Bruce and Elisha,

    In my heart I wish Bruce were right. And maybe he is; I hope so.

    But I fear that you, Elisha, are closer to the truth. These guys in Santa Clara have not demonstrated to the world much more than their ability to throw boatloads of money at potential business opportunities. Hopefully some profits will follow as well, but we are far from certain of that right now.
    Nov 7, 2015. 10:15 AM | Likes Like |Link to Comment
  • Intel IoT: Third Wave Of Computing  [View article]
    Bruce and Elisha,

    In my heart I wish Bruce were right. And maybe he is; I hope so.

    But I fear that you, Elisha, are closer to the truth. These guys in Santa Clara have not demonstrated to the world much more than their ability to throw boatloads of money at potential business opportunities. Hopefully some profits will follow as well, but we are far from certain of that right now.

    As long as Intel has not
    Nov 7, 2015. 10:11 AM | Likes Like |Link to Comment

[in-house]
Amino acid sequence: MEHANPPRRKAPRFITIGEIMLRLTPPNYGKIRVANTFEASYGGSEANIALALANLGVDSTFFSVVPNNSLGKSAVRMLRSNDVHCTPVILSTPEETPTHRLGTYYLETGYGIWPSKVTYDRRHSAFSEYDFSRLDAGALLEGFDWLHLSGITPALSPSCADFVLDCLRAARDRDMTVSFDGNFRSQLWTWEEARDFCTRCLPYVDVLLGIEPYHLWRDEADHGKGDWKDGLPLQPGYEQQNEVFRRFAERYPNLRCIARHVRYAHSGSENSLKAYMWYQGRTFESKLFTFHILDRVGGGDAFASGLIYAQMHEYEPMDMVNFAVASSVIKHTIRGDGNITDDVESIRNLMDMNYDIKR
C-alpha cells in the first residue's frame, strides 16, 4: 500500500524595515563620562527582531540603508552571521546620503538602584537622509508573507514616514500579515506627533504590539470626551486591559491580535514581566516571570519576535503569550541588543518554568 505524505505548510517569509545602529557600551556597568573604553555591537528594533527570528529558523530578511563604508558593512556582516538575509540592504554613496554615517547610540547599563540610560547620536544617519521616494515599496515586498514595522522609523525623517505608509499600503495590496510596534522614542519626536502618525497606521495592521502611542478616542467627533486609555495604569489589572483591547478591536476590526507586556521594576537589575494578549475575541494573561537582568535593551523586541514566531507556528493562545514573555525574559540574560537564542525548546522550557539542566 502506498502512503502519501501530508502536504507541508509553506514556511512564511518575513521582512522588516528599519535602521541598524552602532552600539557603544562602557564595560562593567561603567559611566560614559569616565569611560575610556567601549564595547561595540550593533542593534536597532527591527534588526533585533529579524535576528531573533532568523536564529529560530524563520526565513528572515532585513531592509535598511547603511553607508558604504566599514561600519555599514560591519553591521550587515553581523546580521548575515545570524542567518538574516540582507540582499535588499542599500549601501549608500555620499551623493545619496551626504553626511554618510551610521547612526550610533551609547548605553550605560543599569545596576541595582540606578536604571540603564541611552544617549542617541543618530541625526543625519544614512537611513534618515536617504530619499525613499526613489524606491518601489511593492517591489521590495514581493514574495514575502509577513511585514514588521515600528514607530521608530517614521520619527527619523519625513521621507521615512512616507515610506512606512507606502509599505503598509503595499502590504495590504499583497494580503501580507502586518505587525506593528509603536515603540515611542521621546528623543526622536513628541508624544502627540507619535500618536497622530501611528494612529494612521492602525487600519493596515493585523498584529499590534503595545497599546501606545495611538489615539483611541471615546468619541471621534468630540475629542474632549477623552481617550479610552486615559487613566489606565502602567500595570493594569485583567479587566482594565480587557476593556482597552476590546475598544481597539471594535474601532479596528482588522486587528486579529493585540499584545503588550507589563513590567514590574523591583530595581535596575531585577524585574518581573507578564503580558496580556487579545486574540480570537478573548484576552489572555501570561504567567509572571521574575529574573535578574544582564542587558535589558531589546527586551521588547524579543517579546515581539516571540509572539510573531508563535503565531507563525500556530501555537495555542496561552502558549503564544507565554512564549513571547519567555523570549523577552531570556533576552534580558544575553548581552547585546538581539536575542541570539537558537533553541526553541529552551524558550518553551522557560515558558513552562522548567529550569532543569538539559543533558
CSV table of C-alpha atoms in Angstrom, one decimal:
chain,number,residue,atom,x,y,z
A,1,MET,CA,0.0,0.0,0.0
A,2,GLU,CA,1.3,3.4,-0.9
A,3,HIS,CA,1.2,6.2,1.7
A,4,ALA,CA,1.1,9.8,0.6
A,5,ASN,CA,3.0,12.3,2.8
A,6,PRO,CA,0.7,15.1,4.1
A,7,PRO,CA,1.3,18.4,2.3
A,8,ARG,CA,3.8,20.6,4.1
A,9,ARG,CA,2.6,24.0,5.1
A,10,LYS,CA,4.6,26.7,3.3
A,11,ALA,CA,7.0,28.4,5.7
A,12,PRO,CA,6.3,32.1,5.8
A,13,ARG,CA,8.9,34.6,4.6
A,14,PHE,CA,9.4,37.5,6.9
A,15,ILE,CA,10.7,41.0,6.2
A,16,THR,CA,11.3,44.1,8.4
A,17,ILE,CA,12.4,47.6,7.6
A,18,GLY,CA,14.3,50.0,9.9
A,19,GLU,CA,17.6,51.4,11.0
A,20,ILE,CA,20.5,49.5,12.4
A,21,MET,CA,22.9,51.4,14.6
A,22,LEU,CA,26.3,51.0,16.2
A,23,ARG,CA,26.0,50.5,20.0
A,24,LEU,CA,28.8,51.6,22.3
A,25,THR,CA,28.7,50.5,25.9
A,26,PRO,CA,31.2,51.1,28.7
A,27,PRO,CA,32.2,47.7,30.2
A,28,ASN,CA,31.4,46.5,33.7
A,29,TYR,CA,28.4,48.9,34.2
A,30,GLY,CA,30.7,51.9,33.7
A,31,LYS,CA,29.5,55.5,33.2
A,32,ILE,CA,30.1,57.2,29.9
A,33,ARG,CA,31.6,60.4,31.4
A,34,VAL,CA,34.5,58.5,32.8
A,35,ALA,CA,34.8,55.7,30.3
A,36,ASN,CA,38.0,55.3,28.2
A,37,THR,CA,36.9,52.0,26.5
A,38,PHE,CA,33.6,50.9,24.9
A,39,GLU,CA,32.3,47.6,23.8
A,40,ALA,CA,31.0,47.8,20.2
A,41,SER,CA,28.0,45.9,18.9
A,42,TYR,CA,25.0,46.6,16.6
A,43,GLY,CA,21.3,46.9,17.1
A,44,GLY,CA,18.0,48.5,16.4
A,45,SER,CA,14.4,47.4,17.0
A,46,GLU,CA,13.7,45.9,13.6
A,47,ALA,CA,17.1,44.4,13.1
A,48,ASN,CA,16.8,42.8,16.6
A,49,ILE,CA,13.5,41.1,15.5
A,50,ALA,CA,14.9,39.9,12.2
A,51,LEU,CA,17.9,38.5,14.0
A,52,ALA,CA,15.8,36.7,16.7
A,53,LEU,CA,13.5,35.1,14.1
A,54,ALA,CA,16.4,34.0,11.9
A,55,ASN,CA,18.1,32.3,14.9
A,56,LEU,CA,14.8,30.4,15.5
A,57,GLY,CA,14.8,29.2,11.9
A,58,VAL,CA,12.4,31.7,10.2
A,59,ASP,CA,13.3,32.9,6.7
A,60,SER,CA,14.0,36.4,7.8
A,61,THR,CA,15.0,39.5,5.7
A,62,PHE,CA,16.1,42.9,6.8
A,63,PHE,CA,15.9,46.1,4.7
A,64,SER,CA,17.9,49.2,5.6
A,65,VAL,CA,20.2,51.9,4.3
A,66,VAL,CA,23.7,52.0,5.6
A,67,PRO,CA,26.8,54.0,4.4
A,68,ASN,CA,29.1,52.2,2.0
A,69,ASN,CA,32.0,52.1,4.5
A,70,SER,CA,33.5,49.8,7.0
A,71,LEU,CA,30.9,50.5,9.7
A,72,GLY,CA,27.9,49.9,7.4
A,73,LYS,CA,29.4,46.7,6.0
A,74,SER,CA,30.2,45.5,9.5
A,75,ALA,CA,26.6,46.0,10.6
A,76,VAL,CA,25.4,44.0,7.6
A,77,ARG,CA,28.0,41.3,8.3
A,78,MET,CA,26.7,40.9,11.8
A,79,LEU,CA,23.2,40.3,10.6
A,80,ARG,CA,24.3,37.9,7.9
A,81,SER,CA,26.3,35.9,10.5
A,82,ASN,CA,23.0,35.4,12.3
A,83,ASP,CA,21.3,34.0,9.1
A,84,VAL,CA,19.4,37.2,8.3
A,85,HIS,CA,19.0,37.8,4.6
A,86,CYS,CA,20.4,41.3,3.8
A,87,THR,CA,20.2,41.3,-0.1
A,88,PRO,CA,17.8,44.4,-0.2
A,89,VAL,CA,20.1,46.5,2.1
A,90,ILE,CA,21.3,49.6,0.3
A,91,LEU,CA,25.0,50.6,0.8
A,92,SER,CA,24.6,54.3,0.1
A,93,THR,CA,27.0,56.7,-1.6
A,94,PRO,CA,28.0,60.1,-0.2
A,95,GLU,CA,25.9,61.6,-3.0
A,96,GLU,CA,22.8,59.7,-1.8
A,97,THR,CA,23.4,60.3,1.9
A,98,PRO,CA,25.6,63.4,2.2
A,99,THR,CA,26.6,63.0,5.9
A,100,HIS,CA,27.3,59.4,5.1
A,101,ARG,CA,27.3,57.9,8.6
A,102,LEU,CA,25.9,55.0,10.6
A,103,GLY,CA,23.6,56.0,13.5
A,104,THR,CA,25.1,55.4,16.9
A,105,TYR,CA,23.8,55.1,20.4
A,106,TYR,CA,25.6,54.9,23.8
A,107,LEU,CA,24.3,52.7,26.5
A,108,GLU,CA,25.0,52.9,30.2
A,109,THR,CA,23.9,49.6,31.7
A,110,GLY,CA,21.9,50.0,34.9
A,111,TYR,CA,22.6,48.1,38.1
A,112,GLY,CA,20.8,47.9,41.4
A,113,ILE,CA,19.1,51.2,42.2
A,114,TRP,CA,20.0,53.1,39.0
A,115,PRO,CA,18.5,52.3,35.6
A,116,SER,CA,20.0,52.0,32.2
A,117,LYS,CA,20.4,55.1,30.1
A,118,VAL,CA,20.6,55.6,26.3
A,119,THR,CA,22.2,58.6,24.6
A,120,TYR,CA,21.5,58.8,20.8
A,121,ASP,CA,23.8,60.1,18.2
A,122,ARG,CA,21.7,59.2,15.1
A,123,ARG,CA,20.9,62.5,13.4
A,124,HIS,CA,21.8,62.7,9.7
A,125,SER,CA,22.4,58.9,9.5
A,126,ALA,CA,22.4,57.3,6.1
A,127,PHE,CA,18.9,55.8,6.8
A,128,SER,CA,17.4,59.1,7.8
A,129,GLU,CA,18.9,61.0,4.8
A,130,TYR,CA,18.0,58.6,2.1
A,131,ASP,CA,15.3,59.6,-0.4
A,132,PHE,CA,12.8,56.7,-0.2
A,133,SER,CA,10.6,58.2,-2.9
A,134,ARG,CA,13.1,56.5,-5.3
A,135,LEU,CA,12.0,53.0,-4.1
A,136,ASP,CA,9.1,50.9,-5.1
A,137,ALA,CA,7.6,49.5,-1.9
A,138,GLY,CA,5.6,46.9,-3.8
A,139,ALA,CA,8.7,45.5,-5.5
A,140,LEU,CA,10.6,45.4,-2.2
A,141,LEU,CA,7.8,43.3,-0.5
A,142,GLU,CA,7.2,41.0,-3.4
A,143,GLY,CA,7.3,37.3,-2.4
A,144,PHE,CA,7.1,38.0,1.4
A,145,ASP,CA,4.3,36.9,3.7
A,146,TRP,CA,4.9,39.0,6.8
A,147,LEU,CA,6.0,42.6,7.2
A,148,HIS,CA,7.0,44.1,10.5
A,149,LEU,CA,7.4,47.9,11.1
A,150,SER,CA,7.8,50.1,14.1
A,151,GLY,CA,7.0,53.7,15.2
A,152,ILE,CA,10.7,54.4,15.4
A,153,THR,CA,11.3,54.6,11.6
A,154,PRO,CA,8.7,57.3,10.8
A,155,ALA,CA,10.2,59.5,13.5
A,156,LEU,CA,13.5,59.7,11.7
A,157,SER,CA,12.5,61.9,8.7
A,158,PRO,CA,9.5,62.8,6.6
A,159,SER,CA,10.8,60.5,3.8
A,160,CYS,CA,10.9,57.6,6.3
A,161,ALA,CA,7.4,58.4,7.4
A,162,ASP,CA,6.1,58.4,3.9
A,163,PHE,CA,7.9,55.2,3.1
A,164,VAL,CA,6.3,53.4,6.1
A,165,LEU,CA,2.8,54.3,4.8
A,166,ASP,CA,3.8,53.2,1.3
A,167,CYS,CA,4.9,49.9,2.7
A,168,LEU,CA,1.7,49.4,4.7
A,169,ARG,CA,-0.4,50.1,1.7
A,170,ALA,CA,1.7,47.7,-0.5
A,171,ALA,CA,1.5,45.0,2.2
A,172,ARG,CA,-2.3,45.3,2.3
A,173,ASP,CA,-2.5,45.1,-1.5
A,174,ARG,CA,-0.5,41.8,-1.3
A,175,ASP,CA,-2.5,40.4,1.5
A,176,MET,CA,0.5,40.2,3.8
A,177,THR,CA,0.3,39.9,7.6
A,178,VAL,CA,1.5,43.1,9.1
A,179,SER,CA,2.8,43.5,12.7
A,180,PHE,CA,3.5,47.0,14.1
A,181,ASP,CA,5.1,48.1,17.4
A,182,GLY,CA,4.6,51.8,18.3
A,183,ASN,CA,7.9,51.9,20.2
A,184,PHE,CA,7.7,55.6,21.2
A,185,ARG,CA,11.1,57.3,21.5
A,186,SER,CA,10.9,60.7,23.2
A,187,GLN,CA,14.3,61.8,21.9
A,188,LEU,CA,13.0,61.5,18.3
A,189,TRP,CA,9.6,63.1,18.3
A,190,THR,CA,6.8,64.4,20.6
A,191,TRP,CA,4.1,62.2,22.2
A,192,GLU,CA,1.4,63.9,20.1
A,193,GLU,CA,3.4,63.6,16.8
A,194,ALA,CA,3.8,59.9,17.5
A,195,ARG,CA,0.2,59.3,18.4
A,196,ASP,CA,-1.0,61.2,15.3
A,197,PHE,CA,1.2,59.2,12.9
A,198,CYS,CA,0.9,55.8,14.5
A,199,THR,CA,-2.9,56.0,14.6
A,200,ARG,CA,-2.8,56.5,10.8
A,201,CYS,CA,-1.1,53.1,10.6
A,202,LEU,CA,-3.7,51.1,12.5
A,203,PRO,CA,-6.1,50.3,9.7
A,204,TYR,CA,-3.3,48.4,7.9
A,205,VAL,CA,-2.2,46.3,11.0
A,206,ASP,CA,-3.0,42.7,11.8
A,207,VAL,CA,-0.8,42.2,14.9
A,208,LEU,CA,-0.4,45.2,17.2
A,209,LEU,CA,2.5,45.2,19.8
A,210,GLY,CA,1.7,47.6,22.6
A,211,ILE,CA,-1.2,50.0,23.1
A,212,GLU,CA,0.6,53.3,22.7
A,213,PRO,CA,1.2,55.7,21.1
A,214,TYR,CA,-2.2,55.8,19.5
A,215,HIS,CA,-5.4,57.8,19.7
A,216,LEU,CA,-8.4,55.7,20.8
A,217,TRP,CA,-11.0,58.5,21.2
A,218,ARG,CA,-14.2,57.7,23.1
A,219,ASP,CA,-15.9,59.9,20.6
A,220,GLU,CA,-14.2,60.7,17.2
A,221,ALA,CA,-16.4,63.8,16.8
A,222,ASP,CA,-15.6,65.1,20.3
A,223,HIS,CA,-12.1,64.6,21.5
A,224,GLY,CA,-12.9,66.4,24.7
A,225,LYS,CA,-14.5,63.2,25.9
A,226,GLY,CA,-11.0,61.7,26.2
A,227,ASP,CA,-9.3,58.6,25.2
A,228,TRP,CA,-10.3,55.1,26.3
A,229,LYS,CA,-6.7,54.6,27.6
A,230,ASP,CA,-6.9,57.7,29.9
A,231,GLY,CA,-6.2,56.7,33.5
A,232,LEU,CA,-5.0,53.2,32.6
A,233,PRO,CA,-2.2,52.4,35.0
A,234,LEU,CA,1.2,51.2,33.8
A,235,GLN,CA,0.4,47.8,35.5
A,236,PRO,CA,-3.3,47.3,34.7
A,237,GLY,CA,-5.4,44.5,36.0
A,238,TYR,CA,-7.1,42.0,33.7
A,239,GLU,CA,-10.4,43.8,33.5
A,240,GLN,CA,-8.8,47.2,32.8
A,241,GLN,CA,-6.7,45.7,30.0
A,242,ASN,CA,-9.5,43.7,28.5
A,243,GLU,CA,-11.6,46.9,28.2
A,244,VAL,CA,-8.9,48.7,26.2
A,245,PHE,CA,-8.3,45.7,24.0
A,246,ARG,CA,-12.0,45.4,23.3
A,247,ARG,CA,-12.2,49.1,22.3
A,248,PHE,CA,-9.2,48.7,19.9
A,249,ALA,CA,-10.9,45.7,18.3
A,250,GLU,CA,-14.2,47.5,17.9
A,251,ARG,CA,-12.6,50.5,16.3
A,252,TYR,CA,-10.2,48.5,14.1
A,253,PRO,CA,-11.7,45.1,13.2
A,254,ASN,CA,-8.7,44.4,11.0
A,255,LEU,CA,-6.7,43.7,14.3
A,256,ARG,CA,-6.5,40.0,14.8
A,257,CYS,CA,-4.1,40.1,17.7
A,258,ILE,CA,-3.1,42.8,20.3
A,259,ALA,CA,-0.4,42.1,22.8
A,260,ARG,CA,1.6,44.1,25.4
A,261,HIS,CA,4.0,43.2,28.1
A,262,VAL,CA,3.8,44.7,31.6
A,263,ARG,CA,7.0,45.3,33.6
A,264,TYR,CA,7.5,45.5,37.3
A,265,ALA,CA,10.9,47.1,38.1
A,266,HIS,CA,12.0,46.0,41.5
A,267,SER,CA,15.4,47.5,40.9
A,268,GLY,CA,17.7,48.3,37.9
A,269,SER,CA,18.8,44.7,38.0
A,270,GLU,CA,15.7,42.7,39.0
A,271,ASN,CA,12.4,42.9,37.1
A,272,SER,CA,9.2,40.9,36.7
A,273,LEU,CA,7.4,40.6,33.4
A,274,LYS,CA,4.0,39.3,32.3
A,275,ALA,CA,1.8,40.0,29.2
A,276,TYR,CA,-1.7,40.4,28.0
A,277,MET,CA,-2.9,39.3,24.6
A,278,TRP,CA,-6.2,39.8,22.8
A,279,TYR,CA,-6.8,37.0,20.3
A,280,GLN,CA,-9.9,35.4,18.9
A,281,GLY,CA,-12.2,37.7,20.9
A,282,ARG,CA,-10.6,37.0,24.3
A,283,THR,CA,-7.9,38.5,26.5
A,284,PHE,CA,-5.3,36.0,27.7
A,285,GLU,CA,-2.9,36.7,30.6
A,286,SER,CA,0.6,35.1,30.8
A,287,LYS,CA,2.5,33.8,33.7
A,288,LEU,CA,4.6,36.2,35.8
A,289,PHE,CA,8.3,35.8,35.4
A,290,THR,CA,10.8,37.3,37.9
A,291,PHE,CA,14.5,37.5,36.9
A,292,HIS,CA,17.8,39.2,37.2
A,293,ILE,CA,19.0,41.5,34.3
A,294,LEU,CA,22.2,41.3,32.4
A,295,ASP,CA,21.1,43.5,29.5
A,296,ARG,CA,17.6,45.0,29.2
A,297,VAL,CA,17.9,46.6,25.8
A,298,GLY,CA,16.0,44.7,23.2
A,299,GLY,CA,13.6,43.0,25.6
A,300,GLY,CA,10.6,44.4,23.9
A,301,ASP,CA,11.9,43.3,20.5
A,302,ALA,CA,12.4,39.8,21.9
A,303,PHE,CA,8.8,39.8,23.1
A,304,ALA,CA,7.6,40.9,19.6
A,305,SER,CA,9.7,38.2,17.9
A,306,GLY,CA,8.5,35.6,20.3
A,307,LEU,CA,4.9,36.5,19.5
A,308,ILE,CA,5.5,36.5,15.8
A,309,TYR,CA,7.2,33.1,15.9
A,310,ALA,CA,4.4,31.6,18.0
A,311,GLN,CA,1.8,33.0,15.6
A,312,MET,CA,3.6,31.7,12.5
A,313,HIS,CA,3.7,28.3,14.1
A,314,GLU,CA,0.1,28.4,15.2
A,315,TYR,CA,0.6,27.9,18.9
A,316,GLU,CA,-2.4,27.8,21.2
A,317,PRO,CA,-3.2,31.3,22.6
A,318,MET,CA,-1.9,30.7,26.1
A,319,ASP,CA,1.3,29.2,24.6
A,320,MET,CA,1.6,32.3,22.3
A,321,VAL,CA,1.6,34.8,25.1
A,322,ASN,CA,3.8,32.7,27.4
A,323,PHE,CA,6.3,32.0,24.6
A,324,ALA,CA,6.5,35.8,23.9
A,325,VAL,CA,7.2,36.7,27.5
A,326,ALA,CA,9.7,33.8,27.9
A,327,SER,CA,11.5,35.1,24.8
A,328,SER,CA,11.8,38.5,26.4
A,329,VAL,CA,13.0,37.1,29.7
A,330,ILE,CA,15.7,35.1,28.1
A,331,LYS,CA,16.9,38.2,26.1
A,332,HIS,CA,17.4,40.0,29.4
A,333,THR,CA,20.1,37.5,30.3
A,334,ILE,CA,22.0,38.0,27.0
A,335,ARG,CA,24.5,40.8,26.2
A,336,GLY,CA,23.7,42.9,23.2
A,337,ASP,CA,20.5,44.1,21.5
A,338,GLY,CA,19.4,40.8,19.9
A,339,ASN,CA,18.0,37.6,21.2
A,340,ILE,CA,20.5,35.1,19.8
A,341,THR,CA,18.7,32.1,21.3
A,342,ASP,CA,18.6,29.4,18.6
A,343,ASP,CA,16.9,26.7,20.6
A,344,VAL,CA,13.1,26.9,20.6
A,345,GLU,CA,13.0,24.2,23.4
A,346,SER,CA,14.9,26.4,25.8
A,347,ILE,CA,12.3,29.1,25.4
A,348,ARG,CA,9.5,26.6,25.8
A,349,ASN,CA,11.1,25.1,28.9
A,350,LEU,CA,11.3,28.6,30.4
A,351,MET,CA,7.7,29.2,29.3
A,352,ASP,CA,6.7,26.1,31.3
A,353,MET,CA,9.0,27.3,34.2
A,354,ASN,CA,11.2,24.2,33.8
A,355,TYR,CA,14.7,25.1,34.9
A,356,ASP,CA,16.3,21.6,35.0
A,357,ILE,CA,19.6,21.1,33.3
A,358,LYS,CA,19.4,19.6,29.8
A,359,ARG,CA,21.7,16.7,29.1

• Intel IoT: Third Wave Of Computing  [View article]
    Sorry Bruce, my old eyes failed to catch them.

    I began watching their presentation, and I am learning more.
    Nov 7, 2015. 05:10 AM | Likes Like |Link to Comment
  • Intel IoT: Third Wave Of Computing  [View article]
    101,
    For long-term investors you are dealing with meaningless questions. For us rasanders' question is the only one that matters, and the question "how and when will all their IoT activities finally result in in meaningful additions to the bottom line?"
    Observing Intel, I know only one thing for sure: these IoT activities are costing boatloads of money. I hope of course that they will result in profits as well, eventually.
    Nov 7, 2015. 05:04 AM | Likes Like |Link to Comment
  • Intel IoT: Third Wave Of Computing  [View article]